Moving up in your job is a natural progression of experience and time. As you expand your capabilities both personally and professionally it makes sense to channel your strengths into higher-level positions that supply you with more responsibilities, organizational positioning, money and self-satisfaction. Climbing the corporate ladder, of course, requires preparation and planning to ensure that your boss and others support your growth and advancement.
Before you ask for a promotion, you need to prepare a simple (one page) high-level summary to create a structured pitch to your manager. This summary consists of all your key accomplishments that have provided significant value to the business and team. The summary should also include any recognition you received from peers or customers. Include notes about new tasks or side projects you have worked on while completing your regular job duties. This summary helps position you as results oriented but also comfortable stretching and taking on more responsibilities. The more concrete your examples the better. Make sure your summary is to the point and demonstrates how your personal drive leads to meaningful results.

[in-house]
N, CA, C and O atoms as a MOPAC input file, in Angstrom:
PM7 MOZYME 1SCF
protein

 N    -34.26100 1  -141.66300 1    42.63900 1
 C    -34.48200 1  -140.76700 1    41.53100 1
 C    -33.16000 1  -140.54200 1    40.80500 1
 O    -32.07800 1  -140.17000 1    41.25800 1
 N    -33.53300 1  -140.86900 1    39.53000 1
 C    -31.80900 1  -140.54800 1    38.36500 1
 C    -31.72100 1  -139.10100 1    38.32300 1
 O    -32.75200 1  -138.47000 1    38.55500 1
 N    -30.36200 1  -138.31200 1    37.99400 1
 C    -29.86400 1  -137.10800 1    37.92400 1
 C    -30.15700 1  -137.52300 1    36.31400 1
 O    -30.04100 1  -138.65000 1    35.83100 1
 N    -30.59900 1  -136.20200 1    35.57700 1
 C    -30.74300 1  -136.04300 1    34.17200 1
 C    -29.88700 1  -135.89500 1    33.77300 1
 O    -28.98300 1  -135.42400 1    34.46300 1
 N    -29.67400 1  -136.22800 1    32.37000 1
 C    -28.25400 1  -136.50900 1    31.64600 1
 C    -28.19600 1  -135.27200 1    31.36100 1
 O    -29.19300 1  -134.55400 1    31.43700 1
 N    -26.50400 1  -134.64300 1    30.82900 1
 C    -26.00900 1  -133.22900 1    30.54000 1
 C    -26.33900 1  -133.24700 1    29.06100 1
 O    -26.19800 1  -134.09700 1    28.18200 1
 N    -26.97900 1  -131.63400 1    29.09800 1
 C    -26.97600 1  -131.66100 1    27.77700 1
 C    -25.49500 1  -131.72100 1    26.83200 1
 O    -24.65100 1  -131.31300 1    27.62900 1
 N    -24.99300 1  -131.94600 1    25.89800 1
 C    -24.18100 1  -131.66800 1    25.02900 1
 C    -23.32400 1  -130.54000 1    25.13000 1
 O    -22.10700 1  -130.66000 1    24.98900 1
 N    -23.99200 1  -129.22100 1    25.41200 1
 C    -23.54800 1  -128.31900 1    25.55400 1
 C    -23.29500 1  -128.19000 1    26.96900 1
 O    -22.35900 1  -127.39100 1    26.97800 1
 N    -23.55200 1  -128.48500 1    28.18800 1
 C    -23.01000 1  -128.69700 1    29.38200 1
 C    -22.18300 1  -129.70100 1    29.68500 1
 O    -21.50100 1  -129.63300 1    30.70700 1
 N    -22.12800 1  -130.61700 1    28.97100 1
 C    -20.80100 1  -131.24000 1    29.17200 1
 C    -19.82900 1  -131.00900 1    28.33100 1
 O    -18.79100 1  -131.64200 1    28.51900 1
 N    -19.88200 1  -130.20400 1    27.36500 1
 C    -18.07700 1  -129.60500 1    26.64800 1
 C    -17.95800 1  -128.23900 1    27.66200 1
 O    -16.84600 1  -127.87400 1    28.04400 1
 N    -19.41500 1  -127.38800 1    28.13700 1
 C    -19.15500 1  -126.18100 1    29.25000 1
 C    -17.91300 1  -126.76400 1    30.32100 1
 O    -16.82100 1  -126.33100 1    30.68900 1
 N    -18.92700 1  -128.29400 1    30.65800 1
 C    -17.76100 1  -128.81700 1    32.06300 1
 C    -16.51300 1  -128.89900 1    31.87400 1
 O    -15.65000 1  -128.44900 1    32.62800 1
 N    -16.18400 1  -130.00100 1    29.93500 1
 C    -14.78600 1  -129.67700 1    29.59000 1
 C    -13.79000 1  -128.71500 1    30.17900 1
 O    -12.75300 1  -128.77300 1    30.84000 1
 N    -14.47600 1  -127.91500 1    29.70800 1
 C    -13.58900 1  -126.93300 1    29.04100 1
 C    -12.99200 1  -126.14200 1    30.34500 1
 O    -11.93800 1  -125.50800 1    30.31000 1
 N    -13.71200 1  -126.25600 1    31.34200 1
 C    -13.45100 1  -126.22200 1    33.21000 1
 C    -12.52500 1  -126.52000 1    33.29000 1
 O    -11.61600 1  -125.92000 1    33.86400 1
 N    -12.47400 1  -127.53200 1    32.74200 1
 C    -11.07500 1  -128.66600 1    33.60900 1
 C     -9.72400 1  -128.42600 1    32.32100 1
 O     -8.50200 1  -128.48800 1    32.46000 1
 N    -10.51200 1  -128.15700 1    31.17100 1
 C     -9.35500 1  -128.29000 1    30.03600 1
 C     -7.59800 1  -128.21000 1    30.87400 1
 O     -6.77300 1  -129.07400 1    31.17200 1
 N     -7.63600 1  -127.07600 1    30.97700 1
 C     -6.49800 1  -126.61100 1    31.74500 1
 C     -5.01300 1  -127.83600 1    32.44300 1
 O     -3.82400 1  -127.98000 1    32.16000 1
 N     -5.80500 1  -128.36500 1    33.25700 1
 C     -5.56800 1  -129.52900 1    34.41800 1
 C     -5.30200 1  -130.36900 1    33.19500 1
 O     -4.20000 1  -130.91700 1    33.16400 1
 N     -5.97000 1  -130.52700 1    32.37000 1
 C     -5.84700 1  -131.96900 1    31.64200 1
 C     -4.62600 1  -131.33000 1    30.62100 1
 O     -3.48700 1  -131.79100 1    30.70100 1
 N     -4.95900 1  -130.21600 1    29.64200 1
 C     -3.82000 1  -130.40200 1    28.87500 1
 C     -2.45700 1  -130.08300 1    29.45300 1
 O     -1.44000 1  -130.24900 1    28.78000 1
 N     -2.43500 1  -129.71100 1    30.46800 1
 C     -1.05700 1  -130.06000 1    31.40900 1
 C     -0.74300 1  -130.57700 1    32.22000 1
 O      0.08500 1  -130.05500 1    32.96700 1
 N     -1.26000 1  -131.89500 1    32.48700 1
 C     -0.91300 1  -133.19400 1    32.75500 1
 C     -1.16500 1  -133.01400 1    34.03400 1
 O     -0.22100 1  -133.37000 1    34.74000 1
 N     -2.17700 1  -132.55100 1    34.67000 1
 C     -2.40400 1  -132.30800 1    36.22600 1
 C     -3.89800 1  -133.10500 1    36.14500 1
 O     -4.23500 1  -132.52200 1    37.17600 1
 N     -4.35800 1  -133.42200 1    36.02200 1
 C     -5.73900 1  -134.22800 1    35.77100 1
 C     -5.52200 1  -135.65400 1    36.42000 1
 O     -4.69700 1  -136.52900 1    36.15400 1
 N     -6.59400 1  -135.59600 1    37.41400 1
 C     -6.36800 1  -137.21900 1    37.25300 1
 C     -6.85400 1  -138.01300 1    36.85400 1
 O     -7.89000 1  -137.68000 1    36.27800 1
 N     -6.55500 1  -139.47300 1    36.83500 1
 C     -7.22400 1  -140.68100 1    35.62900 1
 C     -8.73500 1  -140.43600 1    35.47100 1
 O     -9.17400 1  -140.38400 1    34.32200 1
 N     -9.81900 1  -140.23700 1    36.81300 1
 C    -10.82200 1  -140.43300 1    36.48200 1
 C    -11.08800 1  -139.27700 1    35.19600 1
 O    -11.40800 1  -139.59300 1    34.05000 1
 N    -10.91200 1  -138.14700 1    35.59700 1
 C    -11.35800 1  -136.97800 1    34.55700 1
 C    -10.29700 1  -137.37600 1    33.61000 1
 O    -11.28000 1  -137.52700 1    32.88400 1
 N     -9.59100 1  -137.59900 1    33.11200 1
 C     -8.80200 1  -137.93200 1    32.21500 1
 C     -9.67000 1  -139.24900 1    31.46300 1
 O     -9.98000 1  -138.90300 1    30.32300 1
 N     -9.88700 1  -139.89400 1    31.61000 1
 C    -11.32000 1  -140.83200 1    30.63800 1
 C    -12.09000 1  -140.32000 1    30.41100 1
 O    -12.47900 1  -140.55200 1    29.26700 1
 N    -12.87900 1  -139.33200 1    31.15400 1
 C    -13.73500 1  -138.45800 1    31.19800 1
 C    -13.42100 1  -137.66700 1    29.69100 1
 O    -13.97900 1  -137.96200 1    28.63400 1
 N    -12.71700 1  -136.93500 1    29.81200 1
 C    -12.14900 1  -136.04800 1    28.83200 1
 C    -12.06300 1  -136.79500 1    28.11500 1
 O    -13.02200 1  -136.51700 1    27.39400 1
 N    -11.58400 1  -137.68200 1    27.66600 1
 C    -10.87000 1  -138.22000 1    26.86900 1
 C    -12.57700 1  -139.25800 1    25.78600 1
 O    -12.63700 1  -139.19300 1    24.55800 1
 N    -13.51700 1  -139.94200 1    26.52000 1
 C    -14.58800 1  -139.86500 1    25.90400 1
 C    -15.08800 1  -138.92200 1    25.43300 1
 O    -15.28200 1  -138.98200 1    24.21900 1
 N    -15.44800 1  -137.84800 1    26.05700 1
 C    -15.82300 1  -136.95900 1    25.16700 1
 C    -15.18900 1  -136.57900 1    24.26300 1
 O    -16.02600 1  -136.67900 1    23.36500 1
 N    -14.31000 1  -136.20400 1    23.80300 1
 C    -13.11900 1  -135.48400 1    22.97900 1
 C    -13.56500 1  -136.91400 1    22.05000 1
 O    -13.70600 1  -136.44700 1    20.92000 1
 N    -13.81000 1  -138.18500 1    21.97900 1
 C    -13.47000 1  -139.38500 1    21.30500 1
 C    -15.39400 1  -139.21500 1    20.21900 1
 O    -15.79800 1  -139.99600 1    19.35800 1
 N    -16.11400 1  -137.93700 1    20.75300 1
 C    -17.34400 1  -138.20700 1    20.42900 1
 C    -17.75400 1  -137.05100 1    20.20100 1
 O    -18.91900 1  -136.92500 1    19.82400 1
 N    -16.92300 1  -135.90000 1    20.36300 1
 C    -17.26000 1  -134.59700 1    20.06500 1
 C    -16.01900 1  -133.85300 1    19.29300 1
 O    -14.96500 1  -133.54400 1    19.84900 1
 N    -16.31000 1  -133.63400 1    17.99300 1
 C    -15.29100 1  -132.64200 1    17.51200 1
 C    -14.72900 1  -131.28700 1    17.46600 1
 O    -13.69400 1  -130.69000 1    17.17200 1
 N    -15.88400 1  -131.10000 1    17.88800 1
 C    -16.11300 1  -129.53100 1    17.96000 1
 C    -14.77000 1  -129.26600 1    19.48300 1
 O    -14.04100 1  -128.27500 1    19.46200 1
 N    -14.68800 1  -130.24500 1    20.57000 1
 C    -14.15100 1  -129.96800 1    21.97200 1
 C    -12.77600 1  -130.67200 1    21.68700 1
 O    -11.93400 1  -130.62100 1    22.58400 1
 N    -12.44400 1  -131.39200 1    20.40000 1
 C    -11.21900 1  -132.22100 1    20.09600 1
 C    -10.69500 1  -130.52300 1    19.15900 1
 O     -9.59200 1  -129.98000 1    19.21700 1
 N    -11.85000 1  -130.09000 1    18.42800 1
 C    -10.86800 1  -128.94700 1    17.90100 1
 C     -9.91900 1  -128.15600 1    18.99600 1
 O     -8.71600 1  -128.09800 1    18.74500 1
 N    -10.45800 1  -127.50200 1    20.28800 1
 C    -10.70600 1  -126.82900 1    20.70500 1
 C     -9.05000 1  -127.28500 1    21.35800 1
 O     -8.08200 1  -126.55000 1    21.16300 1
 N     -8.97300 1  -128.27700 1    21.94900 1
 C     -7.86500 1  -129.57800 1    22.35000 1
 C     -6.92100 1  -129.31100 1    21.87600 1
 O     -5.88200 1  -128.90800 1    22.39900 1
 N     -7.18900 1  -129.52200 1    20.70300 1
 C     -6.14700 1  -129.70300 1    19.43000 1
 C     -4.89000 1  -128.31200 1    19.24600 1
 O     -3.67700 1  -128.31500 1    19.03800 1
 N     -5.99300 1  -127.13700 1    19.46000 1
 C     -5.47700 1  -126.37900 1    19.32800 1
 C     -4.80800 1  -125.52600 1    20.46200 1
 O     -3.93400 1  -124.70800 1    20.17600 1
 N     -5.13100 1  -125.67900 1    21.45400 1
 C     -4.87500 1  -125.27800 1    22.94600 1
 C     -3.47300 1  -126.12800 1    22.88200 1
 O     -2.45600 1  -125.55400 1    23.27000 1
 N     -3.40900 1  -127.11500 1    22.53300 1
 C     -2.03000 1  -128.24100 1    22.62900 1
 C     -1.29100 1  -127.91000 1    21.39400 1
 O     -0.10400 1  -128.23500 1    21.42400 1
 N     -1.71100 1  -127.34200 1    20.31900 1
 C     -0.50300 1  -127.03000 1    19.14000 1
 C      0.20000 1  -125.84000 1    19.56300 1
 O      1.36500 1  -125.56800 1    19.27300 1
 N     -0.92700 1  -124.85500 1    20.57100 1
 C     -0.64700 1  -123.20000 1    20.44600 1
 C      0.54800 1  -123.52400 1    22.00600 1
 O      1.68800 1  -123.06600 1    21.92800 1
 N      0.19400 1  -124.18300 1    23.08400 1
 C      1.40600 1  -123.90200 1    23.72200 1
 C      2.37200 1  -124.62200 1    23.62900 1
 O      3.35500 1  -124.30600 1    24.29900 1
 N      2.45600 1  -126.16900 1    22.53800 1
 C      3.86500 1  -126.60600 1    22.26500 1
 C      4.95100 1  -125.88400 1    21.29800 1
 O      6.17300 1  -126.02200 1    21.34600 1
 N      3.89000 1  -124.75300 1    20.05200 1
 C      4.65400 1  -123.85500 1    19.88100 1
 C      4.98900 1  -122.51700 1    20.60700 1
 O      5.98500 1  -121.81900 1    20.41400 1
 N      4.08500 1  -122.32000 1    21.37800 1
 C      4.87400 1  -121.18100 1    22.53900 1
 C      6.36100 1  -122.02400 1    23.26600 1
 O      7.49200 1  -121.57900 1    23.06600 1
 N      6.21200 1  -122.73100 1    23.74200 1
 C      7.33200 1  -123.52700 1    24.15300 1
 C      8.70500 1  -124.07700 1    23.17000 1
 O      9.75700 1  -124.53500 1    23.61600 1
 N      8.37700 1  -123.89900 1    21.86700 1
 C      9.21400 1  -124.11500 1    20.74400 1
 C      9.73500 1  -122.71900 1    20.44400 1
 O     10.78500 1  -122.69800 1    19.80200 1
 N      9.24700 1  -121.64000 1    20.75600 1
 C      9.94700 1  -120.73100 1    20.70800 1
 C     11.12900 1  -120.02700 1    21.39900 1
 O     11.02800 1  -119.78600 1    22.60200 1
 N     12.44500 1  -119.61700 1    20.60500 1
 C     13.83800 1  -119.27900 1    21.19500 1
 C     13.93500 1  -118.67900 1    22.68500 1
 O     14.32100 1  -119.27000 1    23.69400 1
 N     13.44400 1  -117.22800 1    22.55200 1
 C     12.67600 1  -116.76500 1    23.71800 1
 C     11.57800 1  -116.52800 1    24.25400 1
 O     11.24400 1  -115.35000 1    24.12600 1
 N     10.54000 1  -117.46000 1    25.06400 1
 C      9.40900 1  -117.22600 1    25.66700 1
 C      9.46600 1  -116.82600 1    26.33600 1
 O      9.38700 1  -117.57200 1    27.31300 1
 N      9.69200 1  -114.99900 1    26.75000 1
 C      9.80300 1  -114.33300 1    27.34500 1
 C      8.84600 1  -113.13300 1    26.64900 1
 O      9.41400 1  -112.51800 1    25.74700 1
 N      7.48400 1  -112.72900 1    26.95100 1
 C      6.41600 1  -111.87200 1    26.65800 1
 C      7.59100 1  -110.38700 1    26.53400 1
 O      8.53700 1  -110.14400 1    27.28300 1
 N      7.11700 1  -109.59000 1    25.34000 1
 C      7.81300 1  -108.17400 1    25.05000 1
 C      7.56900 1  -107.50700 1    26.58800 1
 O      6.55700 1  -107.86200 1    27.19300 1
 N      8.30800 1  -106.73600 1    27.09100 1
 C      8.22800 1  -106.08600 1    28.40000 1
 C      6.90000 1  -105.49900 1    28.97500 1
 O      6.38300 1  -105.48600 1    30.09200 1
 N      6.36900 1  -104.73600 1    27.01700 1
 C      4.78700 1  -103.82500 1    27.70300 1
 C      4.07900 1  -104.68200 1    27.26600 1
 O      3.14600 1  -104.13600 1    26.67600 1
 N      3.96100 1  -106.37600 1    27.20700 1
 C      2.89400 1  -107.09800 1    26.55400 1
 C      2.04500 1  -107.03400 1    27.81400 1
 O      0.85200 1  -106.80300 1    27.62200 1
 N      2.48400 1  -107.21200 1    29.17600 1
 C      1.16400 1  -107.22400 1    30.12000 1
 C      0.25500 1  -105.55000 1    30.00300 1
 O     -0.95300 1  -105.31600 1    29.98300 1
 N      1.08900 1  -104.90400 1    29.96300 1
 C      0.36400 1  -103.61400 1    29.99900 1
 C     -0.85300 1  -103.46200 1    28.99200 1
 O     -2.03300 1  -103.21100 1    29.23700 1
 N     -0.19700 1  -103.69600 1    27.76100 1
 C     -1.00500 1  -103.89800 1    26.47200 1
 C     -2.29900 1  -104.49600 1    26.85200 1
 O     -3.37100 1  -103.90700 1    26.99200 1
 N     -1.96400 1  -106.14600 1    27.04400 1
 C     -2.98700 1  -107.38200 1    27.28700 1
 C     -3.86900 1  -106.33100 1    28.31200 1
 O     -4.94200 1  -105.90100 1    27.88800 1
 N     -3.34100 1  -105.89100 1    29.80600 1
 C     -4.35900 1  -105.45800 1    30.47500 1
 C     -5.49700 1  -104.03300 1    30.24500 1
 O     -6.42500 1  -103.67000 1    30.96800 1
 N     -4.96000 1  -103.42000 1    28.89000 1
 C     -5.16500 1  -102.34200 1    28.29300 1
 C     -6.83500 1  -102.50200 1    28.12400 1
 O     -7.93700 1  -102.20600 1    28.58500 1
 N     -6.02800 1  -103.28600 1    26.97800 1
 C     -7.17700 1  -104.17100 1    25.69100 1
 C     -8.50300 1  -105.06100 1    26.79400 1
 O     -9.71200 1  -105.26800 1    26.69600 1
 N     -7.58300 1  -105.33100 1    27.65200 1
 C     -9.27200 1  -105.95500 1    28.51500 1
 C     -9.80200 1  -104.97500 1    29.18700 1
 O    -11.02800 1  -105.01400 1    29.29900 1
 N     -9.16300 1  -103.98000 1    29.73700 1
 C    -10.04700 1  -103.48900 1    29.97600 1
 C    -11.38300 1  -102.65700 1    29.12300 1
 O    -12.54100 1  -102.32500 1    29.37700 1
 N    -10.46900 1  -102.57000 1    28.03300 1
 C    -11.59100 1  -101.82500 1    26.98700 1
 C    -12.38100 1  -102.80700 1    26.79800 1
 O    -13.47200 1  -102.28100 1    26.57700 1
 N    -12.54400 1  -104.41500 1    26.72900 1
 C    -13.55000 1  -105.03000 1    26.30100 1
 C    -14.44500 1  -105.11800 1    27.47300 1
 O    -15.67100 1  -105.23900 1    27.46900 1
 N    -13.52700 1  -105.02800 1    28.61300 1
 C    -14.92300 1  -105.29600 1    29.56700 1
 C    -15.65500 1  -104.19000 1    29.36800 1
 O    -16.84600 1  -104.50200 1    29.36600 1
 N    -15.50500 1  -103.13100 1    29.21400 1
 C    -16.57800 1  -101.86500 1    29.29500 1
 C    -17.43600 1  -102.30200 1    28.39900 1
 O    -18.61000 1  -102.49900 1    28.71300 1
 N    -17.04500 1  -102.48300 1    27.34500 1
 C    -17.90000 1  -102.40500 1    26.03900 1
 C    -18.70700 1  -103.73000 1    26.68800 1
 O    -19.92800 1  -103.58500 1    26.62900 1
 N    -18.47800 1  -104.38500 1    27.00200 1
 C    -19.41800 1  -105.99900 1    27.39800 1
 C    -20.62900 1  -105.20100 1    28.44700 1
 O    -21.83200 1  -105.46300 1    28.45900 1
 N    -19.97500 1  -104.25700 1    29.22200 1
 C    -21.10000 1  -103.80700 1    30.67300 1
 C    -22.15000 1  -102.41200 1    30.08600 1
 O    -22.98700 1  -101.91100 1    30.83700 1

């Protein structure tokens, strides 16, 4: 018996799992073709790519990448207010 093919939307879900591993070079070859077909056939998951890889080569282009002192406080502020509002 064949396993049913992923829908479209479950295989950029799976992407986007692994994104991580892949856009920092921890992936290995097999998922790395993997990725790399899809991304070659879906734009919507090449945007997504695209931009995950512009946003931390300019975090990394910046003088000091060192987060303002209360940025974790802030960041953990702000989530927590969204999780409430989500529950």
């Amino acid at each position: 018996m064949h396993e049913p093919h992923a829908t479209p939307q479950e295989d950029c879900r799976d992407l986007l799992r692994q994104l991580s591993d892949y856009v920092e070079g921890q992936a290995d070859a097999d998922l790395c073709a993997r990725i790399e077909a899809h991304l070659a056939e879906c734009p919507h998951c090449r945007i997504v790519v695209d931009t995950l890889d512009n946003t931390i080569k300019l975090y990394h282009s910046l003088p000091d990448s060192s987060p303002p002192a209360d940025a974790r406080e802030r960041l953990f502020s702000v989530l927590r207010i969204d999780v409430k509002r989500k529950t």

Spend some time researching your career path. Sometimes the next level position isn’t always as linear as it seems on an organization chart. Great results may not be enough special skills, non-specific experience in a certain industry, or other unknown requirements may prevent you from being able to take the next step. Look at others in the role you are seeking. Why are they there? How long were they with the company before they were promoted? Is their background special or unique? Are you working on things that align with the next level up? The next level you are seeking has to be a natural next step that scales up for both you and the role itself.